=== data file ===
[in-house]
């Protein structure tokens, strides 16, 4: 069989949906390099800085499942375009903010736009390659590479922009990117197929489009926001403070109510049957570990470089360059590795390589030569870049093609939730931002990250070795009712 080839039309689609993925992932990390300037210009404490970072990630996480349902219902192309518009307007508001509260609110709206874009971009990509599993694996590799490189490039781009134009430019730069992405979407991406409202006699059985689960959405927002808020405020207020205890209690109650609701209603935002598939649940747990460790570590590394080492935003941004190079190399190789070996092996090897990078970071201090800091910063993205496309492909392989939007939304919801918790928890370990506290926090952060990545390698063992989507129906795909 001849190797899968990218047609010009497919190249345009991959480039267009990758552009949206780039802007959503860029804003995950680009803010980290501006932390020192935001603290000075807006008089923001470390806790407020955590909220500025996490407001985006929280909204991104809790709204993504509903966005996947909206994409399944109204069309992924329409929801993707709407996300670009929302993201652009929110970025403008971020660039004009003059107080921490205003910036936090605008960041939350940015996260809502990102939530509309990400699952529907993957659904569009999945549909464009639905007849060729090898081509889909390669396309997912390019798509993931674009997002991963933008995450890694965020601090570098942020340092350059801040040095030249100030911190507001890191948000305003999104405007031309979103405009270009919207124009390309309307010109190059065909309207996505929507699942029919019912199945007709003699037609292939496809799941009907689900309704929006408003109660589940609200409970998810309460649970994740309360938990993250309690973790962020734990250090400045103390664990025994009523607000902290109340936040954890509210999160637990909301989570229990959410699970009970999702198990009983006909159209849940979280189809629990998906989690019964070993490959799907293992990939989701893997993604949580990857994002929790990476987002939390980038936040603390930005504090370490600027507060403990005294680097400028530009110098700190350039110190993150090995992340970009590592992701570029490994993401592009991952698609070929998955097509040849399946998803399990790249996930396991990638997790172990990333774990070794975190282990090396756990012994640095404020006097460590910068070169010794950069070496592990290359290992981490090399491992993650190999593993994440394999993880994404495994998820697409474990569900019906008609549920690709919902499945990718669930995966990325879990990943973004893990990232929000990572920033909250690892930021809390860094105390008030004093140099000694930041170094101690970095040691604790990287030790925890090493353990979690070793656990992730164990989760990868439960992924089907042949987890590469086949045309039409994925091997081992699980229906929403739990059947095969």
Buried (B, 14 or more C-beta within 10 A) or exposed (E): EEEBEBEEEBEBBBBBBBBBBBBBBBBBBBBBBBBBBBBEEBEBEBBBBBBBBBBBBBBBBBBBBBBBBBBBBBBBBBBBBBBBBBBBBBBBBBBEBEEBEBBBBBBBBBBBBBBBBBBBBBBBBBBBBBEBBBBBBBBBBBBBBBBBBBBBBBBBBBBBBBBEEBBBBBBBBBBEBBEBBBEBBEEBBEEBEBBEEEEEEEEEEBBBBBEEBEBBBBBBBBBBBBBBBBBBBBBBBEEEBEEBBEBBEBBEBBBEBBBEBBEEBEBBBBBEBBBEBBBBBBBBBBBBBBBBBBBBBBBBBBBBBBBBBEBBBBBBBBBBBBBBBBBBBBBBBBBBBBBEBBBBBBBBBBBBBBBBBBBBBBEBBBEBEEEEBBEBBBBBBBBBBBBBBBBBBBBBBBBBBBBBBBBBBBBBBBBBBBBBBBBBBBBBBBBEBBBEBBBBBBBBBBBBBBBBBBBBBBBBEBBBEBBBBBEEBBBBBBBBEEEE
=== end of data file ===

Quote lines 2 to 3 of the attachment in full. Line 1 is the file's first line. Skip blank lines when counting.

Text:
């Protein structure tokens, strides 16, 4: 069989949906390099800085499942375009903010736009390659590479922009990117197929489009926001403070109510049957570990470089360059590795390589030569870049093609939730931002990250070795009712 080839039309689609993925992932990390300037210009404490970072990630996480349902219902192309518009307007508001509260609110709206874009971009990509599993694996590799490189490039781009134009430019730069992405979407991406409202006699059985689960959405927002808020405020207020205890209690109650609701209603935002598939649940747990460790570590590394080492935003941004190079190399190789070996092996090897990078970071201090800091910063993205496309492909392989939007939304919801918790928890370990506290926090952060990545390698063992989507129906795909 001849190797899968990218047609010009497919190249345009991959480039267009990758552009949206780039802007959503860029804003995950680009803010980290501006932390020192935001603290000075807006008089923001470390806790407020955590909220500025996490407001985006929280909204991104809790709204993504509903966005996947909206994409399944109204069309992924329409929801993707709407996300670009929302993201652009929110970025403008971020660039004009003059107080921490205003910036936090605008960041939350940015996260809502990102939530509309990400699952529907993957659904569009999945549909464009639905007849060729090898081509889909390669396309997912390019798509993931674009997002991963933008995450890694965020601090570098942020340092350059801040040095030249100030911190507001890191948000305003999104405007031309979103405009270009919207124009390309309307010109190059065909309207996505929507699942029919019912199945007709003699037609292939496809799941009907689900309704929006408003109660589940609200409970998810309460649970994740309360938990993250309690973790962020734990250090400045103390664990025994009523607000902290109340936040954890509210999160637990909301989570229990959410699970009970999702198990009983006909159209849940979280189809629990998906989690019964070993490959799907293992990939989701893997993604949580990857994002929790990476987002939390980038936040603390930005504090370490600027507060403990005294680097400028530009110098700190350039110190993150090995992340970009590592992701570029490994993401592009991952698609070929998955097509040849399946998803399990790249996930396991990638997790172990990333774990070794975190282990090396756990012994640095404020006097460590910068070169010794950069070496592990290359290992981490090399491992993650190999593993994440394999993880994404495994998820697409474990569900019906008609549920690709919902499945990718669930995966990325879990990943973004893990990232929000990572920033909250690892930021809390860094105390008030004093140099000694930041170094101690970095040691604790990287030790925890090493353990979690070793656990992730164990989760990868439960992924089907042949987890590469086949045309039409994925091997081992699980229906929403739990059947095969």
Buried (B, 14 or more C-beta within 10 A) or exposed (E): EEEBEBEEEBEBBBBBBBBBBBBBBBBBBBBBBBBBBBBEEBEBEBBBBBBBBBBBBBBBBBBBBBBBBBBBBBBBBBBBBBBBBBBBBBBBBBBEBEEBEBBBBBBBBBBBBBBBBBBBBBBBBBBBBBEBBBBBBBBBBBBBBBBBBBBBBBBBBBBBBBBEEBBBBBBBBBBEBBEBBBEBBEEBBEEBEBBEEEEEEEEEEBBBBBEEBEBBBBBBBBBBBBBBBBBBBBBBBEEEBEEBBEBBEBBEBBBEBBBEBBEEBEBBBBBEBBBEBBBBBBBBBBBBBBBBBBBBBBBBBBBBBBBBBEBBBBBBBBBBBBBBBBBBBBBBBBBBBBBEBBBBBBBBBBBBBBBBBBBBBBEBBBEBEEEEBBEBBBBBBBBBBBBBBBBBBBBBBBBBBBBBBBBBBBBBBBBBBBBBBBBBBBBBBBBEBBBEBBBBBBBBBBBBBBBBBBBBBBBBEBBBEBBBBBEEBBBBBBBBEEEE